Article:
Maybe the Knicks would be better served traveling to New Jersey tonight.
The Knicks enter the Garden contest winners of five straight on the road, but losers of five of seven at home. Asbestos particles haven’t been the only thing dropping at the Garden this month, as the Knicks own the worst home record in the Eastern Conference at 2-5.
“I think we gel a little bit more on the road because it’s more a mentality of us against the world,” said Landry Fields, who has scored 31 points in the last two games. “We need to bring that same mentality to home and kind of use the fans that way and we should be all right.”
The Knicks have rebounded from a rocky start and point up 125 points in their last game against the Pistons. The?Nets, meanwhile, aren’t as lowly as last season, but are giving up the seventh-most points in the league while scoring the second-fewest (92.9).
“We’re going to bring that same momentum and energy to our home,” Fields said. “The fans are very passionate and you want to please them as best you could but it’s not about that. It’s about us as a team and going out and performing.”
Fields said he’ll be amped to face the Nets at home because of the road trip carryover. And he’s also excited that the proximity of the two teams may ratchet up the intensity.
“We want to treat this like a playoff game because we’re playing so well,” he said, adding that the team’s grit has really shown through lately. “It gives us great confidence knowing that key guys have been out and we could still lean on each other. It [the adversity] has been good for us.
Head coach Mike D’Antoni said while he’s pleased with how the team has turned around from its early season malaise, there’s still work to do. He said he realizes how important this game is but not because of the reasons people want to think. D’Antoni said the Knicks-Nets rivalry isn’t so because of each team’s aggressive marketing campaigns or because both teams were after the same free agents but rather because it’s a division game between two franchises on the upswing.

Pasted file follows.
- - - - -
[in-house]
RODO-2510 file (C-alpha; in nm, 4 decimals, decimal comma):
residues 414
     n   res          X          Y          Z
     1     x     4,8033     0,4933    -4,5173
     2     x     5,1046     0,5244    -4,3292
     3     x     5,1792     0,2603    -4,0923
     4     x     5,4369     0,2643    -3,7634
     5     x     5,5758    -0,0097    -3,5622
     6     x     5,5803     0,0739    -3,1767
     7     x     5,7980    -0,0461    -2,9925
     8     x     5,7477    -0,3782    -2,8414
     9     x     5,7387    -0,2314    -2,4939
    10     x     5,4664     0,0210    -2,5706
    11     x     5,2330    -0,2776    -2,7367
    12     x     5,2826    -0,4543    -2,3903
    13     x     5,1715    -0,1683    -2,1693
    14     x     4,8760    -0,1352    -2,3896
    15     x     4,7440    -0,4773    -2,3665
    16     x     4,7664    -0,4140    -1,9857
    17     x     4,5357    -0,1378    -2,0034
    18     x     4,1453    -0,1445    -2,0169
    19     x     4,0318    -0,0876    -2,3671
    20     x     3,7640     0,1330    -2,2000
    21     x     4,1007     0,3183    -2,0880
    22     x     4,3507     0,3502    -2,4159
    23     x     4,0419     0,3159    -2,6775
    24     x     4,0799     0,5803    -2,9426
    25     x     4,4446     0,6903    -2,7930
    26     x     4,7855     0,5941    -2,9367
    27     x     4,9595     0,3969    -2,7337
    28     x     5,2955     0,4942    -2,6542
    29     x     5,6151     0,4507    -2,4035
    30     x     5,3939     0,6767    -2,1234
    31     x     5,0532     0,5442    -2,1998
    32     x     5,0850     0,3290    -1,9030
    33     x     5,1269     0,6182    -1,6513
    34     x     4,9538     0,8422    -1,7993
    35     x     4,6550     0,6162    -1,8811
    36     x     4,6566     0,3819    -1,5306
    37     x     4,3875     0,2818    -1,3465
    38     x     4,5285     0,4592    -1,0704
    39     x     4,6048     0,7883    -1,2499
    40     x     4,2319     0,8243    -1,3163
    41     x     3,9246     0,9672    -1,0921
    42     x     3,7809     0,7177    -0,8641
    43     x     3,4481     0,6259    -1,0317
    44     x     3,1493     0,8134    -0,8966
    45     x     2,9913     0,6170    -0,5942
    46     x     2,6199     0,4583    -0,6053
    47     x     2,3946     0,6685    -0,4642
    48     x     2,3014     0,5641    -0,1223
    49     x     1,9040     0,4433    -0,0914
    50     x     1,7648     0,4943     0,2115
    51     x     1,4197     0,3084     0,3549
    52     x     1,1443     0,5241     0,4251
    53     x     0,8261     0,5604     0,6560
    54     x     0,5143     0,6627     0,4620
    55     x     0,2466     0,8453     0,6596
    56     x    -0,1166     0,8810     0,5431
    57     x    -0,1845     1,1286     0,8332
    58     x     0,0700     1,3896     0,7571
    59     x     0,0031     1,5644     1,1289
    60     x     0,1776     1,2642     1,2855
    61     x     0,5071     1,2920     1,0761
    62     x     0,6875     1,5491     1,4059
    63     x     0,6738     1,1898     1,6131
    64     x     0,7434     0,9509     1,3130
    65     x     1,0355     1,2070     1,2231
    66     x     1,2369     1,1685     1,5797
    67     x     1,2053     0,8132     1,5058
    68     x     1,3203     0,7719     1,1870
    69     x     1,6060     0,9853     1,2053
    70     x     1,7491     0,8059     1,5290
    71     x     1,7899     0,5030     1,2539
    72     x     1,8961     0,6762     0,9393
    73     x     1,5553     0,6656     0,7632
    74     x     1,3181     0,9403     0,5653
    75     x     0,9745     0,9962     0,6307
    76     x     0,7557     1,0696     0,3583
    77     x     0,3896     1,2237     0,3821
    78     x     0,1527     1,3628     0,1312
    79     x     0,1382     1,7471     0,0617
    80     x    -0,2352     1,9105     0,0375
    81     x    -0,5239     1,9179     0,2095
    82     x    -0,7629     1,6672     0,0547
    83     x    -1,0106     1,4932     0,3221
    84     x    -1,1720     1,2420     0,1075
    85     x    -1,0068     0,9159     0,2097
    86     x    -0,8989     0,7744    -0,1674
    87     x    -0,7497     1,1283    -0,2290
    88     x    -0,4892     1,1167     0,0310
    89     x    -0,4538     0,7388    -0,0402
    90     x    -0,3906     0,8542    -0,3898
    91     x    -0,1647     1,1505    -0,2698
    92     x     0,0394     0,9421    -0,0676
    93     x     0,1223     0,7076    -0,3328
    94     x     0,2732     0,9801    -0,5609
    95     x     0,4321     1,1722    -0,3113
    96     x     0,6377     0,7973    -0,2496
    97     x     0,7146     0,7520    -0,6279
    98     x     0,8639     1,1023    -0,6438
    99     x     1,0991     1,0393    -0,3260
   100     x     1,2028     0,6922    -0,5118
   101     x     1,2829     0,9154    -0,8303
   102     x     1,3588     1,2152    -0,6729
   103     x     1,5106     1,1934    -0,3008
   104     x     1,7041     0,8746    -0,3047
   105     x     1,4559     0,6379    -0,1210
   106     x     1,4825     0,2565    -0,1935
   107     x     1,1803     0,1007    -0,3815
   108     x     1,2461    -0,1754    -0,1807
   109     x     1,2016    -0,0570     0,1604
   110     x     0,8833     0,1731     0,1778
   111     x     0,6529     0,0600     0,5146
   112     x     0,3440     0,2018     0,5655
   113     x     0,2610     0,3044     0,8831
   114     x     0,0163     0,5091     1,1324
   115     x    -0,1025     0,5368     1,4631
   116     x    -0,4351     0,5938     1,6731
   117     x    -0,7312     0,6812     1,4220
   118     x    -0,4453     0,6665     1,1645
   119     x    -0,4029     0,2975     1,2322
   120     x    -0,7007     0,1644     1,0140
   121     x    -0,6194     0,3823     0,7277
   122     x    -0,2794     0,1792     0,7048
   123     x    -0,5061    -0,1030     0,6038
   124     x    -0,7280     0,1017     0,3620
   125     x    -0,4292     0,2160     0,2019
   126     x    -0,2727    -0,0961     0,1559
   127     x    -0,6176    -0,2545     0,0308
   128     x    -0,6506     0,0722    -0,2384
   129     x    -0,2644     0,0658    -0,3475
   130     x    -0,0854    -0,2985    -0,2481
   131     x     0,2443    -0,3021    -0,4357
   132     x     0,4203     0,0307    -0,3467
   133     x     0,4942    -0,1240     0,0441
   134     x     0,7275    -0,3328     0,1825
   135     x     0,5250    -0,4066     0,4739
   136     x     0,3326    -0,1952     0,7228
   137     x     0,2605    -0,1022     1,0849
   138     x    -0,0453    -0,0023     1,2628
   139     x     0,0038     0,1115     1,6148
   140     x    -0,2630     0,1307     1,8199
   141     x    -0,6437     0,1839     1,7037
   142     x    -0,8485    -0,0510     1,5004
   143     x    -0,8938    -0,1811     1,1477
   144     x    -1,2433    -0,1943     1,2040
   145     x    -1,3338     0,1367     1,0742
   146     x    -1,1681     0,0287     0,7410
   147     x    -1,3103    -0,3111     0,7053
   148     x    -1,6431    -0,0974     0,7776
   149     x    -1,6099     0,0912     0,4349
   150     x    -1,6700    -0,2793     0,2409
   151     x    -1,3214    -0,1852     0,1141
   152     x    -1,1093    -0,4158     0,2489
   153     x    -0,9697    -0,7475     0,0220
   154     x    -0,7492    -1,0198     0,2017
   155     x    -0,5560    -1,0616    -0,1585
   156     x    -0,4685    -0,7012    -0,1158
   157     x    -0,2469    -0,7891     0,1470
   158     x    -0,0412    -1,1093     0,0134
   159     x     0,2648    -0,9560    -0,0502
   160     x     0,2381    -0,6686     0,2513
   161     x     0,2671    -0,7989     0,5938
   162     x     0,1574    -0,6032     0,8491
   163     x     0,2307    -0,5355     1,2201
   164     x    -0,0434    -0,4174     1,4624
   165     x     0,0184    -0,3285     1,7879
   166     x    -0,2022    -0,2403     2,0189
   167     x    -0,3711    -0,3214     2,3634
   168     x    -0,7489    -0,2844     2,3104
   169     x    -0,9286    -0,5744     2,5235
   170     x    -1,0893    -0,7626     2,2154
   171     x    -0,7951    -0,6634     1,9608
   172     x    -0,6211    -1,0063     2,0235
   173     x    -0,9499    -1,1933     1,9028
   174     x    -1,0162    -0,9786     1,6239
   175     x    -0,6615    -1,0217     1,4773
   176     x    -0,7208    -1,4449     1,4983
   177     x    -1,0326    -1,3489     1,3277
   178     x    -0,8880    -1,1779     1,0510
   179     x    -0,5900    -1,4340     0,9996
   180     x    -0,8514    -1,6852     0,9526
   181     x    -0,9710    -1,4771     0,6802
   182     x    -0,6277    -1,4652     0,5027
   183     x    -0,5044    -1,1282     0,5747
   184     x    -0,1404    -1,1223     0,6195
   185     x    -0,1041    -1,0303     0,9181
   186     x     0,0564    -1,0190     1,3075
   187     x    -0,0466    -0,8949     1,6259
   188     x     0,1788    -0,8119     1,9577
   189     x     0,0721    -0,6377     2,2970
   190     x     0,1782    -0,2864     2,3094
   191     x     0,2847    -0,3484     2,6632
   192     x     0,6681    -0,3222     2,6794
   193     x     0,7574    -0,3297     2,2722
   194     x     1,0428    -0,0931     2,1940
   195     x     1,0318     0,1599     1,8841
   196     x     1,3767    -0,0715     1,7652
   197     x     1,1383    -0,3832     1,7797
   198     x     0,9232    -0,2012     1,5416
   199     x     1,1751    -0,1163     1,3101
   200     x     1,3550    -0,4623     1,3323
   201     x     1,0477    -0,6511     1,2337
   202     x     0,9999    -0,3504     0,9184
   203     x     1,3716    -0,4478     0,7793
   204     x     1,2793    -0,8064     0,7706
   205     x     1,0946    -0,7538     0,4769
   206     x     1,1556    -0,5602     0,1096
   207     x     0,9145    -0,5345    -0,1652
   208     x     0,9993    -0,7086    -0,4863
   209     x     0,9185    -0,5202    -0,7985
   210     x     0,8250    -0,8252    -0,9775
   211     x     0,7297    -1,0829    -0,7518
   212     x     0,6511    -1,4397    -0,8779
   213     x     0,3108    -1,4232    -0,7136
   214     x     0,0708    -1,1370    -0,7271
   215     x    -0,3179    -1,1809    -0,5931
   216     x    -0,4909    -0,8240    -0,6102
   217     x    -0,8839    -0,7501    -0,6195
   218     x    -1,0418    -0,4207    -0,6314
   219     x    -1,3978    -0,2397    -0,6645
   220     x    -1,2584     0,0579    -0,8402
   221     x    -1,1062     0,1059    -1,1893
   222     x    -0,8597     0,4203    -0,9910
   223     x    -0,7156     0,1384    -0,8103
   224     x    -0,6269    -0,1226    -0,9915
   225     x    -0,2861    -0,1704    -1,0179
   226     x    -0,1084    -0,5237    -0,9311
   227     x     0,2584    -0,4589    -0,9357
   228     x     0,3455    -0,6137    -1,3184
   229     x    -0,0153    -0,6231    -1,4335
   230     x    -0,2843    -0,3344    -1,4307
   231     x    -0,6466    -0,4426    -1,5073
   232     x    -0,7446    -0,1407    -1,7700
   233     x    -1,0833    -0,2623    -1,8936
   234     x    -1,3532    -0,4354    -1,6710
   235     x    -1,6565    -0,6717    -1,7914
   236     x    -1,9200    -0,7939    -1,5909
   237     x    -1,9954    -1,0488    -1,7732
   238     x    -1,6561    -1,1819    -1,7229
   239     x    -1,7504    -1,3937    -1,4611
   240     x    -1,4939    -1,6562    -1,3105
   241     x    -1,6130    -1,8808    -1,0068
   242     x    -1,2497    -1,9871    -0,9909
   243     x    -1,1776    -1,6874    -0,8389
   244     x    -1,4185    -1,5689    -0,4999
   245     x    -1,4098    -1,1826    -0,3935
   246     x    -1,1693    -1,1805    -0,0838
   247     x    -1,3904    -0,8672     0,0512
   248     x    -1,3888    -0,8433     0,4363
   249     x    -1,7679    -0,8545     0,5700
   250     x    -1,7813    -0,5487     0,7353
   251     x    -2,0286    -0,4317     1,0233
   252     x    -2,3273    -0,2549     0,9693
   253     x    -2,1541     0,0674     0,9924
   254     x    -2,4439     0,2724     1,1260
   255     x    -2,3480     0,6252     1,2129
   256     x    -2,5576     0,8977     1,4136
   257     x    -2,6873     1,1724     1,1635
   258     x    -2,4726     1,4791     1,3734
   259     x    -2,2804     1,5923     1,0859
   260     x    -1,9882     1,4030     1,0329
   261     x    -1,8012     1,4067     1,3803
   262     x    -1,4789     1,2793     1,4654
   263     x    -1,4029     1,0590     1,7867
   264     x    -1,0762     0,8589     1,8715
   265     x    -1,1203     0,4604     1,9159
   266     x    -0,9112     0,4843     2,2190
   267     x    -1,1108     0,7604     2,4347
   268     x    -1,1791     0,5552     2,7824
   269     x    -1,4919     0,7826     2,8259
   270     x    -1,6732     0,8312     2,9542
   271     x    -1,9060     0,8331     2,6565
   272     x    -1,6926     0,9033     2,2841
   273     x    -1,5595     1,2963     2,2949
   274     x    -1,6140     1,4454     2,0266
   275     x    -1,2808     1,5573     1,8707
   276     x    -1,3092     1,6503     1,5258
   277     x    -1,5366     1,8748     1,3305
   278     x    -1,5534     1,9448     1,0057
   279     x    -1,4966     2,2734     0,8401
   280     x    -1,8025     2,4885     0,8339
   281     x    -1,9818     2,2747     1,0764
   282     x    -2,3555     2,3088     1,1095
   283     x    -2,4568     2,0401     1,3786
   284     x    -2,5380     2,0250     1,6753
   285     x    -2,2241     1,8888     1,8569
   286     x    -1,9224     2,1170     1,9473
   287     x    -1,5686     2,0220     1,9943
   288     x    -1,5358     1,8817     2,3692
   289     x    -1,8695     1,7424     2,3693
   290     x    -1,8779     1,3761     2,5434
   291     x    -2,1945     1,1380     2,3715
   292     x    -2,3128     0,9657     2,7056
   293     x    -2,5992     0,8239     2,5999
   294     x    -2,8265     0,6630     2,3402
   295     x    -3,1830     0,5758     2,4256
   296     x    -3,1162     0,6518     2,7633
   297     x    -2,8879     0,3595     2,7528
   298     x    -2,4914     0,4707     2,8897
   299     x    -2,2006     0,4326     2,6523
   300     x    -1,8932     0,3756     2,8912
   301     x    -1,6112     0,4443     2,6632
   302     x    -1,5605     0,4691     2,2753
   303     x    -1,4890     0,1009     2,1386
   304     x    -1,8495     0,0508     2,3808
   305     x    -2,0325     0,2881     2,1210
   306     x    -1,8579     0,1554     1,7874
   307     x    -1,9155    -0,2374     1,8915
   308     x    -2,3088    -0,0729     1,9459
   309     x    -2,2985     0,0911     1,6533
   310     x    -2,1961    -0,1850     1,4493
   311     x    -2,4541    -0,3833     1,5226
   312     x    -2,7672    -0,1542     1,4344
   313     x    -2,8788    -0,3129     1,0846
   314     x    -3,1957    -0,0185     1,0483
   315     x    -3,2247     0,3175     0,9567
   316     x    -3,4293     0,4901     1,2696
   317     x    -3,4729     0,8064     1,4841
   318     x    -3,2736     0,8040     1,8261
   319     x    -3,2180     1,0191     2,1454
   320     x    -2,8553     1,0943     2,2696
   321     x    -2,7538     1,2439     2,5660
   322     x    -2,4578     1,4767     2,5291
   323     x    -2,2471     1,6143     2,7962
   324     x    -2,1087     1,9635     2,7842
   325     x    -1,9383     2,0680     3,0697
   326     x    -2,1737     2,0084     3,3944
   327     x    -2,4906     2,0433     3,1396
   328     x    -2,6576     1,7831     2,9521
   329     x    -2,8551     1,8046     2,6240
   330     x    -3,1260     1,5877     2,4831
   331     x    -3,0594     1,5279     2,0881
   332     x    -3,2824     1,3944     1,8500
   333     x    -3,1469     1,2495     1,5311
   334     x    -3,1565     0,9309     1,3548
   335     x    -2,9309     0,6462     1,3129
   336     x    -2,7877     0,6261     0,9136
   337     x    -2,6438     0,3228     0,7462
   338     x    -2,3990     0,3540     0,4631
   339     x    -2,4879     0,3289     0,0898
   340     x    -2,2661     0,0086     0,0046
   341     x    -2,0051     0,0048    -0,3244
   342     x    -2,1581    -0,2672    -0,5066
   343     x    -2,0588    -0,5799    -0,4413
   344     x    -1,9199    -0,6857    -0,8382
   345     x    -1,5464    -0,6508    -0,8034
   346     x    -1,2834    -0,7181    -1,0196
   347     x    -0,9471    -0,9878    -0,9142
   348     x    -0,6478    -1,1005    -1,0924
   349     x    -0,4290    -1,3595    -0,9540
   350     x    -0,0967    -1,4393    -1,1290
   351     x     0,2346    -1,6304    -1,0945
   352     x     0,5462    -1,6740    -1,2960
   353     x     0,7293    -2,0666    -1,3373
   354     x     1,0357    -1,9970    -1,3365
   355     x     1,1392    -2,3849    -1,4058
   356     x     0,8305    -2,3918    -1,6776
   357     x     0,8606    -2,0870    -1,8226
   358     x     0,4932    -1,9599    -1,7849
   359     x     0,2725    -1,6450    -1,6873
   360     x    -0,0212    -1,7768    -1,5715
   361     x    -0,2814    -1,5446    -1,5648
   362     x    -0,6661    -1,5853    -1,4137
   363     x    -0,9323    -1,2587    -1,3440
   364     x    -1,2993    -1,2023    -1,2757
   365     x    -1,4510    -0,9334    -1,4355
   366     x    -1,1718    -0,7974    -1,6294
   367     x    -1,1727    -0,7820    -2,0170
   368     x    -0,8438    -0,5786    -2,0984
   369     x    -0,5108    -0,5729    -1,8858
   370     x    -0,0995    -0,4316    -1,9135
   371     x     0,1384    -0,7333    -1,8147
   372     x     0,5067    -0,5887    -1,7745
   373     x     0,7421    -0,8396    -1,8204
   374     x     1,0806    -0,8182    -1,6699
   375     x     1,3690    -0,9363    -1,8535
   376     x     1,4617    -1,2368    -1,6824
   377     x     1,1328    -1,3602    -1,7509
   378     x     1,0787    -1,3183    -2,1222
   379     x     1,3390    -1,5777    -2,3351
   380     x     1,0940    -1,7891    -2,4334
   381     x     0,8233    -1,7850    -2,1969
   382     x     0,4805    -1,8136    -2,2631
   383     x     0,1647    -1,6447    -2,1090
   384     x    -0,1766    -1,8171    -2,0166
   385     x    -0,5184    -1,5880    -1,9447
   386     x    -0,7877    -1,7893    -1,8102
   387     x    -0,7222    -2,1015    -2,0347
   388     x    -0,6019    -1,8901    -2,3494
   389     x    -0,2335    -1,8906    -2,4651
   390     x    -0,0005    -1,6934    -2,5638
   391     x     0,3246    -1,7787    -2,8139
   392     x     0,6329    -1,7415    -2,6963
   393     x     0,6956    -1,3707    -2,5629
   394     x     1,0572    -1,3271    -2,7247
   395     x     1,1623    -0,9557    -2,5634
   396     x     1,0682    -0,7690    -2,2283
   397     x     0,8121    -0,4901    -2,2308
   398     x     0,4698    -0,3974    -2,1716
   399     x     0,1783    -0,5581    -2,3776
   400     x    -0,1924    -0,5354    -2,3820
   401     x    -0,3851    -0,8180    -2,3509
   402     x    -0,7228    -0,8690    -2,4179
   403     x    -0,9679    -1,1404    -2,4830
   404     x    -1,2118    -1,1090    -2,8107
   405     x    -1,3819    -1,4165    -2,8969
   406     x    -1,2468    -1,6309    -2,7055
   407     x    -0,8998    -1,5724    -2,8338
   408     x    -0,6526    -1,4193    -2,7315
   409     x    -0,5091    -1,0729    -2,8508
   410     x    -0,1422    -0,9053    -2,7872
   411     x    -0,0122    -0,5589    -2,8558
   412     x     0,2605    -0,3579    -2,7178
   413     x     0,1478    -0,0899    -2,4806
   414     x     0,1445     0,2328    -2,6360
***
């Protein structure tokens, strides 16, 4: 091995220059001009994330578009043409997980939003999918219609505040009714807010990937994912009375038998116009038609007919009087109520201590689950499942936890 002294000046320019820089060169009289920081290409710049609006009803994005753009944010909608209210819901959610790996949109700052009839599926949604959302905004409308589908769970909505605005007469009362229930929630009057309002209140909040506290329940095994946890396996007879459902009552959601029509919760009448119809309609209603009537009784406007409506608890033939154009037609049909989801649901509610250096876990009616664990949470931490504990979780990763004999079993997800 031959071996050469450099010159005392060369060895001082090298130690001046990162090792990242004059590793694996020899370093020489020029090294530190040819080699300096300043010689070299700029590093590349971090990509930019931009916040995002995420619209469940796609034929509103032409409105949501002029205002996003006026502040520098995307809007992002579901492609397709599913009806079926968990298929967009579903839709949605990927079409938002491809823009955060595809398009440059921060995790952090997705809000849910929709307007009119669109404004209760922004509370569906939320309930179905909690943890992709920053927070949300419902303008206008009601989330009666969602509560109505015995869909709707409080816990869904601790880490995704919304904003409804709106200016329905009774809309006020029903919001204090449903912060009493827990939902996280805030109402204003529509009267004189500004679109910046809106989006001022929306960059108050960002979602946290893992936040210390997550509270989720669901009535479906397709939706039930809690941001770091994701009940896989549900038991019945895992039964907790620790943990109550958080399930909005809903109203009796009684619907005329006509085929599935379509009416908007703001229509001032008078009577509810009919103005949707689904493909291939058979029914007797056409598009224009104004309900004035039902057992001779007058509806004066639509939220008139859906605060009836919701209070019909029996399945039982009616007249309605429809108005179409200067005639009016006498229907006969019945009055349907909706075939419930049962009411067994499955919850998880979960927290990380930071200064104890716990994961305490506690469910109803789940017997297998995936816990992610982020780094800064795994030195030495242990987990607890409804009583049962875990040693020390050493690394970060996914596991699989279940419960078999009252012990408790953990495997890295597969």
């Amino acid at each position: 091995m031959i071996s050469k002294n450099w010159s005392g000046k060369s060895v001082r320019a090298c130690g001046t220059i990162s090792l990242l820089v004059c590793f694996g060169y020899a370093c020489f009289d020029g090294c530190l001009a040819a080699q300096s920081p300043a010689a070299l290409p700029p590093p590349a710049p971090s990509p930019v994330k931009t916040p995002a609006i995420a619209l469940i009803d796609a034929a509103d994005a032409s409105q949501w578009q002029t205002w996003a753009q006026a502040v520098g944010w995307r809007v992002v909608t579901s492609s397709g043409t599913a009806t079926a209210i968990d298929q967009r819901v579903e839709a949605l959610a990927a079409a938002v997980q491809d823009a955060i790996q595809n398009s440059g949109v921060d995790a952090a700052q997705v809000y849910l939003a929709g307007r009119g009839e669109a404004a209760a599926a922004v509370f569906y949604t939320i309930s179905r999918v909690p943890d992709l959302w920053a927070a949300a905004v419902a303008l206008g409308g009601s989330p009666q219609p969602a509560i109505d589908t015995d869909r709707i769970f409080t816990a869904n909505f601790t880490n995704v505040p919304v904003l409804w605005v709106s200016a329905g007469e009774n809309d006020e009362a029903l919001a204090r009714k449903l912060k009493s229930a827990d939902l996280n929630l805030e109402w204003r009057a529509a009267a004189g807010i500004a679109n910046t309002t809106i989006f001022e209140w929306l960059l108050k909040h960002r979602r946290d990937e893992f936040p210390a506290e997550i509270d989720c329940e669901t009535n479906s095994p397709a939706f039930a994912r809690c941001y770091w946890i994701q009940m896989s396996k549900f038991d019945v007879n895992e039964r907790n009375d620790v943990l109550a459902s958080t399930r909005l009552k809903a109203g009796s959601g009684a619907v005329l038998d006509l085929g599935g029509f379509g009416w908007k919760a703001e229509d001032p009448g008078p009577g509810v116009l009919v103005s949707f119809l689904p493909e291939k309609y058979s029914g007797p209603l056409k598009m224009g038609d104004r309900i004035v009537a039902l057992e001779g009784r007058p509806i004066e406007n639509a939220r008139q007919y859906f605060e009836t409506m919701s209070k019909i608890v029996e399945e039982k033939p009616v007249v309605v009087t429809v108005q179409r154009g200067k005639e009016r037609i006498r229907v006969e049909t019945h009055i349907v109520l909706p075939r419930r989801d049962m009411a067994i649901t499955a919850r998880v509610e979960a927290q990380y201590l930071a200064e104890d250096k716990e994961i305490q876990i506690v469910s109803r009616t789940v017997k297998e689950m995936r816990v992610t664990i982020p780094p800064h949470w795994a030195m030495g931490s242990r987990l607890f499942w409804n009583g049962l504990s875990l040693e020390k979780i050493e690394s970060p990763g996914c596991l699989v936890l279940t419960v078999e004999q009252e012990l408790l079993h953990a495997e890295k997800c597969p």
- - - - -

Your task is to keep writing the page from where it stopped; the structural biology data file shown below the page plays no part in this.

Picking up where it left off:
D’Antoni said he pays no attention to the marketing and billboard wars between the two franchises and is only focusing on his own team improving. The Nets [6-11] just happen to be in the way.
“That’s between the organizations, not really the teams,” D’Antoni said of the back-and-forth marketing wars. “I don’t think you have a rivalry until you get to the playoffs. Otherwise you’re just trying to get there. You’re not worried about anybody else. You’re just trying to win enough games to get in. Now, obviously if you’re in the conference finals and it’s the two hometown teams fighting then you have a big rivalry. But we’re a ways away from that yet.”
The Knicks are certainly a ways away from conference supremacy but D’Antoni is confident they’re back on the right track. He especially pointed out how well his two main stars, Amar’e Stoudemire and Raymond Felton, have gotten accustomed to the new system.
“I think we’ve adjusted to a couple of things that especially helped Amar’e and Raymond and they started getting more comfortable with one another and within themselves,” D’Antoni said.
The Knicks’ marketing team, via a Madison Square Garden Network commercial, has been trying to add fuel to the rivalry. Its most recent spot, a direct jab at the Nets and their desire to move to Brooklyn -- “You can walk like us, talk like us, but you’ll never be us!” – was marketing genius and a great lure but D’Antoni wouldn’t bite.
“I’m sure they’re trying to get a good team and so are we,” he said with a smile. “It’ll be fun. It’s a big game for us.”